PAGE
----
Historic soil and groundwater contamination is present in many city centres. The installation of aquifer thermal energy storage (ATES) systems in contaminated aquifers affects the spreading of the contaminants present. This is certainly the case when there are several ATES systems, each with a number of different extraction and infiltration wells, which can have an influence on each other. Standard modelling approaches do not allow for the effective modelling of the impact of the presence of several ATES systems. KWR now has developed a method which provides a better understanding of the spreading of contaminants in the presence of several ATES systems. The approach has been applied to describe the impact of ATES systems on groundwater contamination in Utrecht’s city centre.
What is the problem?
Historical soil and groundwater contamination frequently occurs on a large scale in central city areas. Indeed, in some Dutch cities the aquifer thermal energy storage (ATES) systems (open geothermal energy storage systems) can only make use of aquifers which contain contaminants. In urban areas the demand for subsurface space for the storage of thermal energy often exceeds supply, which explains why the geothermal energy wells are frequently installed close to each other. It has to date been unclear how the interaction of several ATES systems within such areas influence the spreading of contaminants, and what factors determine the risks for surrounding areas, such as water abstraction sites. To gain such insights, KWR has performed modelling studies that closely consider all the relevant spreading processes on both a local and regional scale.
The key spreading mechanisms
One important spreading mechanism is the extraction of contaminants from one well and their direct infiltration into another well (recirculation effect). Since ATES systems in practice often work with several warm and cold wells, the contaminants extracted for example from a single warm well, will be infiltrated in diluted form, in all cold wells simultaneously. This spreading to several infiltration wells accelerates the pace of the contaminant spreading and extends its range.
Another important mechanism is the ‘jumping’ of the contaminants from one ATES system to another. In areas with a number of subsurface activities, ATES wells are positioned on the basis of their (expected) thermal radius of influence (solid lines). Because the hydraulic radius of influence (dotted lines) is approximately 1.5 times larger than the thermal radius, and contaminants in groundwater usually travel within the radius of the hydraulic radius of influence, they can jump from one ATES system to another. Combined with the recirculation effect, contaminants can, within 1.5 years of arriving in one ATES well, jump to a well of another system hundreds of meters away.
Moreover, in areas with numerous ATES wells the hydraulic and thermal influence areas are not perfectly circular. As a consequence of the interaction between head changes in neighbouring ATES wells, short-circuit flows can occur: this reinforces the effect of the overlapping hydraulic radii.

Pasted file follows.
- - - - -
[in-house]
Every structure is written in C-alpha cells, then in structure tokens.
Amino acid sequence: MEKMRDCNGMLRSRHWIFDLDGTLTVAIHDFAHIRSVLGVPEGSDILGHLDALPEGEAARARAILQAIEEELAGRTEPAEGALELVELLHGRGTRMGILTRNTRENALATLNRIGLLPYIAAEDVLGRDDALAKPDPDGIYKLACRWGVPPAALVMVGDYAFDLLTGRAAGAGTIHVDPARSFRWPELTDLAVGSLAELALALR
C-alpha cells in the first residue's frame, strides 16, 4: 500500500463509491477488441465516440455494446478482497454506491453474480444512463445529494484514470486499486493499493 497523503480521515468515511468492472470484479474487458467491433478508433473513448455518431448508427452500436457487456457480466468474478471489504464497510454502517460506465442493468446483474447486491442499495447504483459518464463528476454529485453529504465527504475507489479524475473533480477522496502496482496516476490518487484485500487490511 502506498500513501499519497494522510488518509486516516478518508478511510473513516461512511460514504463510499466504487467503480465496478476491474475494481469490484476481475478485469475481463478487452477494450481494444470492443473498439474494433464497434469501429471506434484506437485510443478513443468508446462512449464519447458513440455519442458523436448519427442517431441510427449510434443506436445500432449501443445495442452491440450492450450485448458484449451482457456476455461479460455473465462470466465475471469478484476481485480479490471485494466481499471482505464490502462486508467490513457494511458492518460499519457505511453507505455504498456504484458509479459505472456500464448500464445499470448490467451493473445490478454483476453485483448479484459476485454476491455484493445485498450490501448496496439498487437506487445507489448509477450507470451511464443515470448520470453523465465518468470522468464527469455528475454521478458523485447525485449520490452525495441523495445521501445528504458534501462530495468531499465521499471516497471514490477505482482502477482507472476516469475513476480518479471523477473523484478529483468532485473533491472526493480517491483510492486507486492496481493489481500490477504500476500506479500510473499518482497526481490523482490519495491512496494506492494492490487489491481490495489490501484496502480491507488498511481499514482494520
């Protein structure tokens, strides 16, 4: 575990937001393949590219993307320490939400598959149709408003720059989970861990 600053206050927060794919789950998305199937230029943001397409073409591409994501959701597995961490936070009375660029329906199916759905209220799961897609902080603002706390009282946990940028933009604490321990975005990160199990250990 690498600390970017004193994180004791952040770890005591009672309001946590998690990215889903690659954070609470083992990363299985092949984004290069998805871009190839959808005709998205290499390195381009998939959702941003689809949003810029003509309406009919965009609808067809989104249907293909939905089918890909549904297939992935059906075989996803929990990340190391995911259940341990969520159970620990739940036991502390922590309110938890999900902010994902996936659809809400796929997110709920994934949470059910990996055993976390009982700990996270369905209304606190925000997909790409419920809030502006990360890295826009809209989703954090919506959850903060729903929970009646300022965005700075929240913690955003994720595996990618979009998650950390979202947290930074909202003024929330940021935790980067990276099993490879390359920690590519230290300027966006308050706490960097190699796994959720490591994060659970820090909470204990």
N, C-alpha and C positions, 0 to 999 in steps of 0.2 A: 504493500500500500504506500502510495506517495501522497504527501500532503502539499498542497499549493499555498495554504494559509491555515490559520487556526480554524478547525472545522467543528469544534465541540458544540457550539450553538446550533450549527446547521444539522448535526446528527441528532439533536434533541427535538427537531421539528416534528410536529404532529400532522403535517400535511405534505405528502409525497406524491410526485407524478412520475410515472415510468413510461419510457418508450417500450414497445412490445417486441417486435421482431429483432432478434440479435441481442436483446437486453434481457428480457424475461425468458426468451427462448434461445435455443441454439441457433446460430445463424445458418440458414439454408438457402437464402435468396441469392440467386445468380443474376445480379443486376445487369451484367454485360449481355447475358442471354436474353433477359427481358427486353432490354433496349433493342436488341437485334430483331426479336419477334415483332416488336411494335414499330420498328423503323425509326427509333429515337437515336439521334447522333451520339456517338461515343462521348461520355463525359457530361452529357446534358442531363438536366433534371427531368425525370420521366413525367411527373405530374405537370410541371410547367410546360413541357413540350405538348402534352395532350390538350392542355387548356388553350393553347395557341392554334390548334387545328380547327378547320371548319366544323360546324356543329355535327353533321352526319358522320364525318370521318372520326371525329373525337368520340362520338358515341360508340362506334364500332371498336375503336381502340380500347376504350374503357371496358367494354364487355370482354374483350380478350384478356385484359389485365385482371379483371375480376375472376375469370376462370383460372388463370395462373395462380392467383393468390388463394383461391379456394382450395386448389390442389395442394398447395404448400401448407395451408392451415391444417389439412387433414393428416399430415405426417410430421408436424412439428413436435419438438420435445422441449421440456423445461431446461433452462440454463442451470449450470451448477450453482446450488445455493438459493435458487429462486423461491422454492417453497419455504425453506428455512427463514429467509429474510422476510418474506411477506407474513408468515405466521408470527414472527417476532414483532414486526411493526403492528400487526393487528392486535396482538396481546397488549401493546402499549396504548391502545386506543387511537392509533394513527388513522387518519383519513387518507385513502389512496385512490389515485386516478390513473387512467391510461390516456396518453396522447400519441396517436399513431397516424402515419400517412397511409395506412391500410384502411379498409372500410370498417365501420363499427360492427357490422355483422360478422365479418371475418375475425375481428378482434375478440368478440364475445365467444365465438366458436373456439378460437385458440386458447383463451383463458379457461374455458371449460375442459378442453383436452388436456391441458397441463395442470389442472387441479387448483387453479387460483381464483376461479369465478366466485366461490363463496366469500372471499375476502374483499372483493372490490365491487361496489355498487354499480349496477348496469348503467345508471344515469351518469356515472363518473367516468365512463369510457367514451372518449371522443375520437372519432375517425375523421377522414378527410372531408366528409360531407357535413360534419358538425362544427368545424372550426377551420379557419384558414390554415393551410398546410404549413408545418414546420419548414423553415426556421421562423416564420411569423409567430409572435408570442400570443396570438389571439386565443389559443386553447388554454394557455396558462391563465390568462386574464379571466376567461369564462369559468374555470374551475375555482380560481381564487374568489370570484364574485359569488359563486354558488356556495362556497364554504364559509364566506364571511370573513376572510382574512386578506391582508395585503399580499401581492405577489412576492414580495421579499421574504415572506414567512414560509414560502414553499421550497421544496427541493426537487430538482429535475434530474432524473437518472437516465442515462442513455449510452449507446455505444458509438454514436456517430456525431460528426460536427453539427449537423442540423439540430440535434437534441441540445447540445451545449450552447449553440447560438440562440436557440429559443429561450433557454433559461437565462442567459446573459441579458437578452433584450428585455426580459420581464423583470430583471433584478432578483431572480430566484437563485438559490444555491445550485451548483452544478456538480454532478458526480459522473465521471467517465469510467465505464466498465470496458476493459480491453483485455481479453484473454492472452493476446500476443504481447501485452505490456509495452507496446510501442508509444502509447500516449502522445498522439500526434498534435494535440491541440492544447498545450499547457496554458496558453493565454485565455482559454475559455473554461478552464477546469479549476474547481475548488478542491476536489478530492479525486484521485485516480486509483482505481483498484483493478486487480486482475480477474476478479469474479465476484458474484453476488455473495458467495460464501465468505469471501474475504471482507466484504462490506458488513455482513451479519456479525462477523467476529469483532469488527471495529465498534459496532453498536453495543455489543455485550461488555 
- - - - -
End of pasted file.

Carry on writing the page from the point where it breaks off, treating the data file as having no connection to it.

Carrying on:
Case study: Utrecht city centre
Utrecht city centre was selected as a case study for modelling on a large spatial scale. Grateful use was made of the support provided by Vitens and the municipality of Utrecht in the form of data, models and practical insights. The case study revealed that a point source of contamination had spread to most of the area in a period of ten years. The speed with which the contaminants spread through the city centre area was about ten times faster with ATES systems than without them.
Implications for practice
In busy areas the spreading of contaminants because of the ATES systems present is boosted to the point that, within 5-10 years, all contaminants are, in significantly diluted form, spread throughout the entire area. The greater flow caused by the ATES systems also mean that source areas with layers of sunken liquid contaminant present (liquids that are heavier than water, also known as DNAPLs) generate more contamination. In this manner the contaminant load in the area is increased.
With the standard modelling software it is not really possible to properly simulate the recirculation effect of ATES systems with several wells. Previous studies have therefore systematically underestimated the spreading of contaminants by ATES systems of this kind. KWR has nonetheless developed a method which is able, despite the limitations of the modelling software, to calculate the spreading truthfully. Moreover, KWR is currently exploring the possibility of structurally improving the modelling tools in this regard.
In the current situation, the faster spreading of contaminants due to ATES systems does not lead to a noteworthy shortening of the contaminant transport times to the Vitens drinking water abstraction areas, which are situated away from Utrecht. The accelerated spreading and dilution only occur in the area within which the ATES systems have hydraulic influence on each other. The abstraction areas are sufficiently far away from the area within which ATES systems cause the accelerated spreading of contaminants, so that the impact on the overall transport time is limited. It is therefore important to maintain a sufficiently large non-ATES buffer area around aquifer abstraction sites where ATES systems and contaminants are also present. This is necessary as a means of preventing a short-circuit flow from being established to the abstraction area from a particular ATES source area. At the same time, it is possible to continue installing ATES wells in busy subsurface areas on the basis of their thermal influence areas: it helps keep the area in which the contaminants spread compact.